The advent of FET-input multimeters greatly reduced reading accuracy
errors due to not taking into account the impedance of devices being
measured. A certain amount of familiarity with how to interpret
the indication on a meter movement on analog meters is still required
based on the multiplier switch position and scale selected, but
for most users simply reading the number beneath the pointer - or
interpolating its position between two numbers - is good enough.
Mirrored scales take the some of guesswork out of that by reducing
parallax issues. Finally, digital multimeters (DMMs) hit the scene
and made slackers out of just about all of us when it comes to making
voltage, current, and resistance measurements. With few exceptions,
only production test, research, and metrology environments require
pulling out the meter specifications to determine precision and
accuracy numbers. Other than not exceeding the meter input limits,
making a good connection between the leads and the device under
test (DUT) is important for success. Purists and old codgers might
argue otherwise, but even they probably 'cheat' when nobody is looking
By Shepherd Litt, W2LCC
Superior Instruments Co.
Commercially constructed ohmmeter. This
instrument is highly portable and houses a precision standard
resistance which is used as a companion when measuring an
A review of the various methods used in the measurement of
resistance, from the simplest form to the more highly accurate laboratory
methods. Examples are presented whenever their use is justified
and formulas worked out so that anyone, with a small working knowledge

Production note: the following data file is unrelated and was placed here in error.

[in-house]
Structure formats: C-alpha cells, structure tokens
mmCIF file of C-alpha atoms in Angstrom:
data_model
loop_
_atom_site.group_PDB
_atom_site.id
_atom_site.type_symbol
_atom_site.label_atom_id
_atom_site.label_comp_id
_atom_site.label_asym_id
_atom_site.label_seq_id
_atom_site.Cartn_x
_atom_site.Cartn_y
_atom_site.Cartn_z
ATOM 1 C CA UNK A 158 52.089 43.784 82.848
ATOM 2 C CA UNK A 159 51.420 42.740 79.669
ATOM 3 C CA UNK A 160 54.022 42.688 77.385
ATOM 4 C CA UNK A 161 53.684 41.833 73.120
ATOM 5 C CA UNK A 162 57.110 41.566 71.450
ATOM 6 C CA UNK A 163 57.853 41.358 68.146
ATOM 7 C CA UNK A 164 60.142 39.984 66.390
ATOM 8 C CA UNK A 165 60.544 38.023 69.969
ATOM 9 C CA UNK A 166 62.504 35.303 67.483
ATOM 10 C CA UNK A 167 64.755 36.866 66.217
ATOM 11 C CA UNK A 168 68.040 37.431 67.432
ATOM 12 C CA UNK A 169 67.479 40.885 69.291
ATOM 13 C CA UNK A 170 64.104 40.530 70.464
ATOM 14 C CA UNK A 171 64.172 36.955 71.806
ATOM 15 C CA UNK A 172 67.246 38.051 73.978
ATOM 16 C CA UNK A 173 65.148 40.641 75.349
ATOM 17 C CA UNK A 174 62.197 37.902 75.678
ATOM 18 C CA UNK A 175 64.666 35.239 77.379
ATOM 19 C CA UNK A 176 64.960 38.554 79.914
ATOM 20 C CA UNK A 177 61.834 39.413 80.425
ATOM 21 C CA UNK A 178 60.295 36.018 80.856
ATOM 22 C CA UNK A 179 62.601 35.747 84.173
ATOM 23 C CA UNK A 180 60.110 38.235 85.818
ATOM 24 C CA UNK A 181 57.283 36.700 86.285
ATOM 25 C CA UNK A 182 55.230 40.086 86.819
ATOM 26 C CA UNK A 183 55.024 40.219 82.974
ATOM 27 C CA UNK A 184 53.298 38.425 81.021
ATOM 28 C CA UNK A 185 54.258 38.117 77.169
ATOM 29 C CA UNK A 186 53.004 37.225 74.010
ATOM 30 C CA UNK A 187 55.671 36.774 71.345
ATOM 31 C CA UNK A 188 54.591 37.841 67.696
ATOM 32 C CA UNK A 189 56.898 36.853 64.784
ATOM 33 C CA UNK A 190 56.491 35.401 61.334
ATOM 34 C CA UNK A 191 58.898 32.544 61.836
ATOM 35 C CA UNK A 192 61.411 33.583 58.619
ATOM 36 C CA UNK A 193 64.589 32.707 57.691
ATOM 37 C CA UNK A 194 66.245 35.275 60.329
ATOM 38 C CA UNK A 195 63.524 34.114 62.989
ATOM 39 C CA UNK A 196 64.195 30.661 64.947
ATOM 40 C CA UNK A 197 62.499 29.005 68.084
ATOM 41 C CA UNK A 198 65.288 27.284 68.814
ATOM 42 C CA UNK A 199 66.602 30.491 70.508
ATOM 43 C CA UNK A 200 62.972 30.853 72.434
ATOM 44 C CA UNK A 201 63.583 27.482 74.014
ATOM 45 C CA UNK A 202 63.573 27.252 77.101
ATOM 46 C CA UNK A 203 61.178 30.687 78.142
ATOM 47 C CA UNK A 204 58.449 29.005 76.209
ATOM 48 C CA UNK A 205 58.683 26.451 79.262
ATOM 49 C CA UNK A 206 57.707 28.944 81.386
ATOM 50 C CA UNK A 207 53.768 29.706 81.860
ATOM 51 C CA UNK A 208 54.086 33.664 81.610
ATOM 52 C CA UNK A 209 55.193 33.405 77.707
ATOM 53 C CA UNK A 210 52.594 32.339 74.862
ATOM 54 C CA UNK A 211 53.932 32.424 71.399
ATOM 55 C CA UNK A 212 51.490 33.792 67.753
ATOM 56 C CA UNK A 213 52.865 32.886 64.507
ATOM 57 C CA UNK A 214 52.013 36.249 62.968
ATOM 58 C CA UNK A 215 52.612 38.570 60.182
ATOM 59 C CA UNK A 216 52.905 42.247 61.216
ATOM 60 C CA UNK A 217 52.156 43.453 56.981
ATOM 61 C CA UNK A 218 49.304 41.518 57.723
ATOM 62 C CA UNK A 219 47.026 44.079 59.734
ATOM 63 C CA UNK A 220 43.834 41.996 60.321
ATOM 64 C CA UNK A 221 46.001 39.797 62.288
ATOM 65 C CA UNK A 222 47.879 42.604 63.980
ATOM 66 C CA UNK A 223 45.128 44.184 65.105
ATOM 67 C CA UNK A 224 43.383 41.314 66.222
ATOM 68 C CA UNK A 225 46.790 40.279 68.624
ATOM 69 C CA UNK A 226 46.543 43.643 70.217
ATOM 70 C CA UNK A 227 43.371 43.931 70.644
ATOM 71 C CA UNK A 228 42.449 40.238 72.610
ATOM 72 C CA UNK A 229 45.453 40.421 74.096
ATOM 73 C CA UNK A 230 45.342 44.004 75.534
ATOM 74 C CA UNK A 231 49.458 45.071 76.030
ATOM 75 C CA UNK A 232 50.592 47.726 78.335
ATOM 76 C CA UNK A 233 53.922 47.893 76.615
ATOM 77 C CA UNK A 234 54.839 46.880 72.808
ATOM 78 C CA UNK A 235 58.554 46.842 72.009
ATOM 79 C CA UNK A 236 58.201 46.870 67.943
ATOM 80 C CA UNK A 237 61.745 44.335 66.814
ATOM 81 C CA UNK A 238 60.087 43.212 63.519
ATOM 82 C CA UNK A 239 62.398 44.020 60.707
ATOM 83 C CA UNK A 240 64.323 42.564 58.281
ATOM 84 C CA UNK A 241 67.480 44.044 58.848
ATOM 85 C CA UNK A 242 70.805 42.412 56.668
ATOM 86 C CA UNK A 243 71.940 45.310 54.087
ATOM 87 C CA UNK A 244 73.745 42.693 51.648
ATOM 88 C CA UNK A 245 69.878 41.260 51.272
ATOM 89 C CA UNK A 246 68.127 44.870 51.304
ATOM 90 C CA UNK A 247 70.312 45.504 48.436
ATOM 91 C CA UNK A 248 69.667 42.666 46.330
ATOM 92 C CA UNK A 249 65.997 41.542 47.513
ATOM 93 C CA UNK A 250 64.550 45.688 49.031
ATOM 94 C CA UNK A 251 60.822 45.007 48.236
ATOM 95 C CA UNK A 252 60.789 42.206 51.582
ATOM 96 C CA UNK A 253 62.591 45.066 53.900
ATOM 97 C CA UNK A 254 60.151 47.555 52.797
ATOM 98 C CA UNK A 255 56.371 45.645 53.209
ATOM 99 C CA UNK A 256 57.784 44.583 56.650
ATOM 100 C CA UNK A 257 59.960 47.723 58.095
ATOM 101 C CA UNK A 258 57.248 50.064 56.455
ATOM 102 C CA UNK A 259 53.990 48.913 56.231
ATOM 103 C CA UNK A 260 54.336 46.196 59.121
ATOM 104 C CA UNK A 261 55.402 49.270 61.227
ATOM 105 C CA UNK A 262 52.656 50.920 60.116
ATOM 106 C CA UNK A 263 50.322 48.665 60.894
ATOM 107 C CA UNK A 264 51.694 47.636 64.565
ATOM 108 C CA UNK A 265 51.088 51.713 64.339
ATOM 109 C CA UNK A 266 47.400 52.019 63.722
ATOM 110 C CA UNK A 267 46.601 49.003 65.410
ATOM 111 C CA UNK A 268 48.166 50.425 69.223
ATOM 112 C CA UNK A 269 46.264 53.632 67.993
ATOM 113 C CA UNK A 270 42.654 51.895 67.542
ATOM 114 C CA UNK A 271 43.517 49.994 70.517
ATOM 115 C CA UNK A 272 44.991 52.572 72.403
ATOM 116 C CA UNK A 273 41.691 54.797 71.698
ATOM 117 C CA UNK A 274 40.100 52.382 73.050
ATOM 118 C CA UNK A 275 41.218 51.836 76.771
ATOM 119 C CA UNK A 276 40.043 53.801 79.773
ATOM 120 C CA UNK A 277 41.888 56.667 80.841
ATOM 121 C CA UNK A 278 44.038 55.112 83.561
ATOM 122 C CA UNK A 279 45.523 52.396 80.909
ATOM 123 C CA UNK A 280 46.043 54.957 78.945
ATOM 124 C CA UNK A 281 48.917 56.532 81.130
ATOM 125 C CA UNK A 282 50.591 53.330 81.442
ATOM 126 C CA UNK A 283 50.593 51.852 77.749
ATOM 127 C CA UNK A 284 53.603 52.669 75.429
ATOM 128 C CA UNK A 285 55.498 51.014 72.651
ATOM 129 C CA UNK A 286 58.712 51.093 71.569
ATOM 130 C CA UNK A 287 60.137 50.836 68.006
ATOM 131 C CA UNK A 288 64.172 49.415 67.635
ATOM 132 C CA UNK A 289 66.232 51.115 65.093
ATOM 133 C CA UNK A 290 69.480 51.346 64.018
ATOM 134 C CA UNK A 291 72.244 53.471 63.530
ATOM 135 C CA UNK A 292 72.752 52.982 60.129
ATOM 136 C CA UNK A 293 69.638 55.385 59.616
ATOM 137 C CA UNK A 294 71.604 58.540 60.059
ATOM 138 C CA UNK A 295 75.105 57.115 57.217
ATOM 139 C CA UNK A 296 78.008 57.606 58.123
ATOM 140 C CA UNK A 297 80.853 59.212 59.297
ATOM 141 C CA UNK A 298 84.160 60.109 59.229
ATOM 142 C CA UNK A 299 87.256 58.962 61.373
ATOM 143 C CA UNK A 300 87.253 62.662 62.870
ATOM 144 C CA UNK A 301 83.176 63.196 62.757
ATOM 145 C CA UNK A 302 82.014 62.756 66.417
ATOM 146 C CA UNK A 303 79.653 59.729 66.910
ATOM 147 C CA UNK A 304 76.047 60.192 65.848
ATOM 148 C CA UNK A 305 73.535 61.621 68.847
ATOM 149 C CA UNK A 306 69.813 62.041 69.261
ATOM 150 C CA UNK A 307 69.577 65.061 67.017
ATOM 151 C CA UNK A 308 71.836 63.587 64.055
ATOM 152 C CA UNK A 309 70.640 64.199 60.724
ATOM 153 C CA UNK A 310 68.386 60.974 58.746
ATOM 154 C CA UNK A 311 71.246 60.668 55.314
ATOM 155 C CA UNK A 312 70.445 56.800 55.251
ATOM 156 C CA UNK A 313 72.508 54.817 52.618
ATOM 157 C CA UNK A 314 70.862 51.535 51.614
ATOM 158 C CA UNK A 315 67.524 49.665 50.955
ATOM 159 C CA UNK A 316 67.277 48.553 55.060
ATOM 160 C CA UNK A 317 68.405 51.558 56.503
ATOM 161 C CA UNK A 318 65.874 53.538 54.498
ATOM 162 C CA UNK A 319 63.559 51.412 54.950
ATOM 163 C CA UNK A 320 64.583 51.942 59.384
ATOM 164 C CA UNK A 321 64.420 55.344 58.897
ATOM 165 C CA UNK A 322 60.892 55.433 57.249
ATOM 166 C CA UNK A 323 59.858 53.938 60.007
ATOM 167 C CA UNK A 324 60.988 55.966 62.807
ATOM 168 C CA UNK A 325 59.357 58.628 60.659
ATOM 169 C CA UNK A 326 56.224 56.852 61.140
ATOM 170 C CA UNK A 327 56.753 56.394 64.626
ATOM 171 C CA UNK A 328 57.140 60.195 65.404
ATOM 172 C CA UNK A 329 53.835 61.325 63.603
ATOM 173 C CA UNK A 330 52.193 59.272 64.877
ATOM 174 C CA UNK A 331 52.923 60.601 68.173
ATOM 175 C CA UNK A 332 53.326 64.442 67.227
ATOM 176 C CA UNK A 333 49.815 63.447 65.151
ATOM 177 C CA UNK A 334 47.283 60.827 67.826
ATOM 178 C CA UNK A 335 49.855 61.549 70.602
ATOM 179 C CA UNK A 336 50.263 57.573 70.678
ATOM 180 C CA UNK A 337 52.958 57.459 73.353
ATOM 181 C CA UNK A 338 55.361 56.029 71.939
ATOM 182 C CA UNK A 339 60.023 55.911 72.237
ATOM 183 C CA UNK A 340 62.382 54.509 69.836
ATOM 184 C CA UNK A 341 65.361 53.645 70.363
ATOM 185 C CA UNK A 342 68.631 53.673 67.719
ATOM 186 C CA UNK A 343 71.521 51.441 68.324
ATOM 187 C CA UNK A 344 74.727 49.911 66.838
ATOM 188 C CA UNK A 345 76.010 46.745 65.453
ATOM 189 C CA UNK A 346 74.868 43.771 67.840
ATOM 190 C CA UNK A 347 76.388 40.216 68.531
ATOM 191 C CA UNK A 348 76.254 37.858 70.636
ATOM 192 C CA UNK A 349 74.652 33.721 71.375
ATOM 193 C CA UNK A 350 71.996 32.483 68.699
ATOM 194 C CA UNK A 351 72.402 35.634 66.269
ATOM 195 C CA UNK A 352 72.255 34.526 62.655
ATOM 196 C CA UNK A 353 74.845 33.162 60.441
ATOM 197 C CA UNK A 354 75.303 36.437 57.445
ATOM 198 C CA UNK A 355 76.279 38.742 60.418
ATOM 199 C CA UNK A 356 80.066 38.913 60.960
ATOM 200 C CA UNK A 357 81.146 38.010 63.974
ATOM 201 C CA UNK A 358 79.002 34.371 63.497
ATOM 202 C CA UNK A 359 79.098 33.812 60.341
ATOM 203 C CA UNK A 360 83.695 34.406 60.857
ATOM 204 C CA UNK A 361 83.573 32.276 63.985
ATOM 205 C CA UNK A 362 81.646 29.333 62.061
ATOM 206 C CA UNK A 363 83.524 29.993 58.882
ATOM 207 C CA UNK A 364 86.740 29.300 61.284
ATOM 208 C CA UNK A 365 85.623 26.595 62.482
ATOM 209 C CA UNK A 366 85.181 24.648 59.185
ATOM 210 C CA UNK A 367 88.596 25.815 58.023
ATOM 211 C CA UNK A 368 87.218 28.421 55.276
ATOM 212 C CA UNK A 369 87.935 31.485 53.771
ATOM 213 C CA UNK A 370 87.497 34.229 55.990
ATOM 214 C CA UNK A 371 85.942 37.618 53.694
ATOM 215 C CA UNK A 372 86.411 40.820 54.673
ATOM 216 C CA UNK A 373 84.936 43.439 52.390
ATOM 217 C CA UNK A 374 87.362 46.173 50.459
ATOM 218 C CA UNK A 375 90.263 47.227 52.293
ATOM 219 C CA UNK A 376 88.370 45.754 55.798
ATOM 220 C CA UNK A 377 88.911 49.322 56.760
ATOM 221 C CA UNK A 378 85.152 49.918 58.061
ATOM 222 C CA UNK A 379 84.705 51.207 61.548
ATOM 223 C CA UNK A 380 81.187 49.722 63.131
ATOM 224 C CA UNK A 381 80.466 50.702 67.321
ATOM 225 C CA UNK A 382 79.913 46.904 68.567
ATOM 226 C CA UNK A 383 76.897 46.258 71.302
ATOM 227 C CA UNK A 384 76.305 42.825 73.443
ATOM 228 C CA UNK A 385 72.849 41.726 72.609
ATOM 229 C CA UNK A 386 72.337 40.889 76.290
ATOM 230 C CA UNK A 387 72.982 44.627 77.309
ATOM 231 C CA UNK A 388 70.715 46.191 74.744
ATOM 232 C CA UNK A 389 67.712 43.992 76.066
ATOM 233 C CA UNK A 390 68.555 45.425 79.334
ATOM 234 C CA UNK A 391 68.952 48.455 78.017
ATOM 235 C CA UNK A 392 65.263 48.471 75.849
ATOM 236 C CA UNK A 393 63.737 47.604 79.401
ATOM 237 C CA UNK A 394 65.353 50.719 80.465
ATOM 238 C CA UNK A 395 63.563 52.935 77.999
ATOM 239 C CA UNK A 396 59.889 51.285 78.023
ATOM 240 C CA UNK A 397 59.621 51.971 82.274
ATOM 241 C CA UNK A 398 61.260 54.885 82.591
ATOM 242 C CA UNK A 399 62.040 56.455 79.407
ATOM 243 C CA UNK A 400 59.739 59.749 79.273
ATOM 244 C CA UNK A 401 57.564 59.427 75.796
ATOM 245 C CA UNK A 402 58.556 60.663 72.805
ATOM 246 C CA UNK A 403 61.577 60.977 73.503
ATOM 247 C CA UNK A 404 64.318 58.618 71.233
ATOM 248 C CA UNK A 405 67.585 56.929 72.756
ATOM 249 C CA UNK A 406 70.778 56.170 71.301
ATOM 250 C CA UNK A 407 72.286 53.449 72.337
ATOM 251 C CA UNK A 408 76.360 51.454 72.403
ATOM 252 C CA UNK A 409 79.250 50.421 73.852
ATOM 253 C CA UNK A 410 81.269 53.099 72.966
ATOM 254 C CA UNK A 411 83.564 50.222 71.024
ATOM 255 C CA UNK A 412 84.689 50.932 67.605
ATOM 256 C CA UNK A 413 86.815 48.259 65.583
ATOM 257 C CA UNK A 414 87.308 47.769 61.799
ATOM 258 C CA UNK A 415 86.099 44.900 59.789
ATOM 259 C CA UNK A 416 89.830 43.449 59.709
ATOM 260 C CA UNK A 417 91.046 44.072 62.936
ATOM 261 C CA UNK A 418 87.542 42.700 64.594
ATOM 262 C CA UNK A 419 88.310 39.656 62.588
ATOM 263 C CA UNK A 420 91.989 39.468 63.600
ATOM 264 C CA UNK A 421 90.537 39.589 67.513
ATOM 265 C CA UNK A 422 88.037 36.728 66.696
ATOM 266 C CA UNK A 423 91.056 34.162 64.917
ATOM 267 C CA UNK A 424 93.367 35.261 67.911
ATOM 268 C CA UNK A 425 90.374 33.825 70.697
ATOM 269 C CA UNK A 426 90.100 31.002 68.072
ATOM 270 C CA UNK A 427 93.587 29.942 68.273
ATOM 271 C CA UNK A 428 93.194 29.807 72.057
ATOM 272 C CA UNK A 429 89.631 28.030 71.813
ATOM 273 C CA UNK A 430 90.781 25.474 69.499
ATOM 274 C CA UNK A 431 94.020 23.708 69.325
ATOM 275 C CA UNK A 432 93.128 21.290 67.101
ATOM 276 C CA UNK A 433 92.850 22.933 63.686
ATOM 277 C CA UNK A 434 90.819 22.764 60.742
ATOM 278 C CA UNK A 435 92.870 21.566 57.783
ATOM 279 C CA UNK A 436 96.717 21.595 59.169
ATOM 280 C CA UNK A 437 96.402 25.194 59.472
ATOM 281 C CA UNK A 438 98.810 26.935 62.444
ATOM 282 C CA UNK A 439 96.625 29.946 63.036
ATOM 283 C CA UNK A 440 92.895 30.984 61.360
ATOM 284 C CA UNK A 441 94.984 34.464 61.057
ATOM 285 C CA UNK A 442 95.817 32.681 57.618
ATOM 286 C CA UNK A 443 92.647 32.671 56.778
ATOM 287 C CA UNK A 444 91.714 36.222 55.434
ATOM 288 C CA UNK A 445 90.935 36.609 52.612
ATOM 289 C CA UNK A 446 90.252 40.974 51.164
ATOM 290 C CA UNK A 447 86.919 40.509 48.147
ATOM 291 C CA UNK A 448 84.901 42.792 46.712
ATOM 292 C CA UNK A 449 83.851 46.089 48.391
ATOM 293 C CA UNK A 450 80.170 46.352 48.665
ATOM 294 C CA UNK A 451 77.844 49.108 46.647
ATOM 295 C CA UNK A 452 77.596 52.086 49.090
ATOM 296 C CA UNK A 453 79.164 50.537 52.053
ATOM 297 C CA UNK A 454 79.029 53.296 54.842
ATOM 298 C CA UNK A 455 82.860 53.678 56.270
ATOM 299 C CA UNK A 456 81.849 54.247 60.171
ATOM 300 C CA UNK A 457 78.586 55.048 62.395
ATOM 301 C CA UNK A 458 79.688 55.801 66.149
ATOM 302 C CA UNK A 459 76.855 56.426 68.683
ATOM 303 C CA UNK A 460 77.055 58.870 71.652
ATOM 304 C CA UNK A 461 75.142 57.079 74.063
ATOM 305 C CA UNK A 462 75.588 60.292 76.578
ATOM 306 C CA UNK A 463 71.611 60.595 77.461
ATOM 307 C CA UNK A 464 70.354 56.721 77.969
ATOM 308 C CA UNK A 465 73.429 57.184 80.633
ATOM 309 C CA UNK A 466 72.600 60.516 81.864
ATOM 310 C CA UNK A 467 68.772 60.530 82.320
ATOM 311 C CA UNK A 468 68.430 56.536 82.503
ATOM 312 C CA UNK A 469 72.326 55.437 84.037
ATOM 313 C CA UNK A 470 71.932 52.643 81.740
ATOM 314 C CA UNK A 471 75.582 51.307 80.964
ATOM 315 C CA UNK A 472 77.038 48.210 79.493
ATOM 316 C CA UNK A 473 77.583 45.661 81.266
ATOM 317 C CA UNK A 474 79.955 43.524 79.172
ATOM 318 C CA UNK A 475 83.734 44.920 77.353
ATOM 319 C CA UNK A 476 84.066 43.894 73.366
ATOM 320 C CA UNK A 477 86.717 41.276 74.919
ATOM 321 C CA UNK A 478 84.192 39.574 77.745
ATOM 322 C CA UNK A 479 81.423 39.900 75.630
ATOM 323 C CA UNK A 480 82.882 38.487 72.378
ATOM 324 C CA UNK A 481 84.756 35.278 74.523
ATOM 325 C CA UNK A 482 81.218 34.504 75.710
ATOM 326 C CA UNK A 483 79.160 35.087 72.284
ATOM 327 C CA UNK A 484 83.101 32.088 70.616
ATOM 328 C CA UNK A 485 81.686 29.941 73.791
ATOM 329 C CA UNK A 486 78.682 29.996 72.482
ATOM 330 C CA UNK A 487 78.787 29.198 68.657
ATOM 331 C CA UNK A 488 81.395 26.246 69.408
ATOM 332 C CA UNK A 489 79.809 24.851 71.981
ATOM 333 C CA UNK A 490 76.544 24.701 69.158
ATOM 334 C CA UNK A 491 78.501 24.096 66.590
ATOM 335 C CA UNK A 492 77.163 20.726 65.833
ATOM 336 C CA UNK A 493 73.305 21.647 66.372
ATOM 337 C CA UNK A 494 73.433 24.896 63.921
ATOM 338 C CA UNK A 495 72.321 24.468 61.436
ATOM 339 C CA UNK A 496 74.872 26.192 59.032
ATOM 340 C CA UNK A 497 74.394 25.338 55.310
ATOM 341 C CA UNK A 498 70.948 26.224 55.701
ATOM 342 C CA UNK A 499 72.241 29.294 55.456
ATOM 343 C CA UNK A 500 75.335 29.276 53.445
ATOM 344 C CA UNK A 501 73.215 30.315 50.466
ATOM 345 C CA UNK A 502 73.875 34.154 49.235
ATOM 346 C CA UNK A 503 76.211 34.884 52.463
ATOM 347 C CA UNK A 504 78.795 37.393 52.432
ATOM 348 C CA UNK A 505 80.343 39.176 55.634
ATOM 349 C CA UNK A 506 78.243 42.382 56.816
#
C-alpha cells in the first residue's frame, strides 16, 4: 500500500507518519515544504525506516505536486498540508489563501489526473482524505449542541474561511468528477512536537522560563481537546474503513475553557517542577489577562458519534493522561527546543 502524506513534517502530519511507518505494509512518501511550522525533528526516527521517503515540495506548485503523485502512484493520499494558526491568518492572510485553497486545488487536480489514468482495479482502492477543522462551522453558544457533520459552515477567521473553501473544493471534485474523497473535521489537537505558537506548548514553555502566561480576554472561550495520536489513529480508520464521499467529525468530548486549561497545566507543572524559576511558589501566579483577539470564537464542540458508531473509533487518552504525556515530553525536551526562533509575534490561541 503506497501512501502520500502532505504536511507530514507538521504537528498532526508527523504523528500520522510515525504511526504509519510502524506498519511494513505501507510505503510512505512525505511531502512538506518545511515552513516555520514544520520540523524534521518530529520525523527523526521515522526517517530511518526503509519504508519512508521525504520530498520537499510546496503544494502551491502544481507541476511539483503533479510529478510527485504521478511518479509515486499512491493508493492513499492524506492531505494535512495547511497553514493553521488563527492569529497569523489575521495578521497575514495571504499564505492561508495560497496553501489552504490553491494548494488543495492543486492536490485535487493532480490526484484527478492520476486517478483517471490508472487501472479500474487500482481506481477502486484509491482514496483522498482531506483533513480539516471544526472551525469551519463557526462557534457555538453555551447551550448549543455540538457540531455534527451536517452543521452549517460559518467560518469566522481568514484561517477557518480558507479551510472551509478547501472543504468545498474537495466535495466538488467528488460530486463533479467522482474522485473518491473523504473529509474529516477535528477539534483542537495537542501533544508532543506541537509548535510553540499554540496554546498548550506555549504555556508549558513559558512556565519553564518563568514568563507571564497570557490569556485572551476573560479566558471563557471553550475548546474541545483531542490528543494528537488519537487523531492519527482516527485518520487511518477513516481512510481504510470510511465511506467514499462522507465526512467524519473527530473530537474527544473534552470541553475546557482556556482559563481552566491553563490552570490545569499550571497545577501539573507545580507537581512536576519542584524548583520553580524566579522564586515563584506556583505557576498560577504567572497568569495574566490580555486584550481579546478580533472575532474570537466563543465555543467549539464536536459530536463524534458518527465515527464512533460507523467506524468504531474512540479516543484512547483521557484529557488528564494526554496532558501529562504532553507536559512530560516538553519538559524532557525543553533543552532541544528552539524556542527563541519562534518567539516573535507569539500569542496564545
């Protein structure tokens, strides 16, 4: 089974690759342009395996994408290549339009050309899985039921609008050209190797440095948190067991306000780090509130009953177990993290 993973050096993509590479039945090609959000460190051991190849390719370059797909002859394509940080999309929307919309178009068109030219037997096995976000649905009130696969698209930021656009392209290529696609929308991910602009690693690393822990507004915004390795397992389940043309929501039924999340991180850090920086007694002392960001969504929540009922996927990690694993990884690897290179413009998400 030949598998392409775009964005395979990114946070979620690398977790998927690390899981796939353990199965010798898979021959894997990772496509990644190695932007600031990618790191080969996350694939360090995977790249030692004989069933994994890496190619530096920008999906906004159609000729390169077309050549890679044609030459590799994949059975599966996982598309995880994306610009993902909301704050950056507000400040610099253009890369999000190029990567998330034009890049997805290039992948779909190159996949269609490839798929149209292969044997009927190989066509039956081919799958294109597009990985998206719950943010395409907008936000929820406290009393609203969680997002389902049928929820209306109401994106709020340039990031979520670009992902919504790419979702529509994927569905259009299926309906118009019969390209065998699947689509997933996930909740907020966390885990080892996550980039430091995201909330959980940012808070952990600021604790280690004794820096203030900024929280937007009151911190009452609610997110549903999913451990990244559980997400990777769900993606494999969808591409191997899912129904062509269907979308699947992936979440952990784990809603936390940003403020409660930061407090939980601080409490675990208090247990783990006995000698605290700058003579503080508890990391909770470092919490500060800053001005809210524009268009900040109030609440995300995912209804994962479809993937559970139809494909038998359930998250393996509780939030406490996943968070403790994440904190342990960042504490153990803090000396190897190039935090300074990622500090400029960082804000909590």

of mathematics, can make accurate measurements.
Accurate resistance measurements are an essential part of laboratory
procedure. For some types of work, an accuracy of ±2% is adequate,
while under other circumstances, much higher accuracy is necessary.
This article discusses several methods of resistance measurement
including the simple ohmmeter, the Wheatstone bridge, and the Kelvin
Among the simplest methods that can be employed in the measurement
of resistance is the so-called ammeter method. This method, illustrated
in Fig. 1A, employs a source of potential, an ammeter or milliammeter,
and the unknown resistance.
Ohm's law states that R = E/I. Resistance is equal to the voltage
impressed across a circuit divided by the current flowing through
the circuit. If we employ a 1.5-volt cell as a source of potential
and impress this voltage across an ammeter and unknown resistance
in series, and the ammeter reads 0.2 ampere, the circuit resistance
is 7.5 ohms. Note that 7.5 ohms is not the resistance of the unknown
resistance, but is the resistance of the entire circuit (unknown
resistance, ammeter, connecting wires and internal resistance of
To determine the resistance of the resistor, it is necessary
to deduct the ohmage of the ammeter, wires, and internal resistance
of the cell from 7.5 ohm total. In order to obtain high accuracy
in this method, several points must be borne in mind.
1. Use a large cell having low internal resistance (a storage
battery is ideal).
2. Use large-diameter connecting wires having low resistance.
3. Use an ammeter having a very low resistance.
4. Know the resistance of the ammeter.
5. Be sure that the ammeter is accurate.
For values of resistance above 10 times the resistance of the
ammeter, the ammeter resistance, the connecting wires, and the internal
resistance of the cell may be disregarded. The accuracy of the ammeter
method can be further increased by employing a standard resistor
and basing the calculations on this standard (Fig. 1B).
Assuming that the standard resistance is 10 ohms, then, with
the switch in position No.1 the ammeter reads 1 ampere. With the
switch in position No.2 the ammeter reads 0.25 ampere. Since the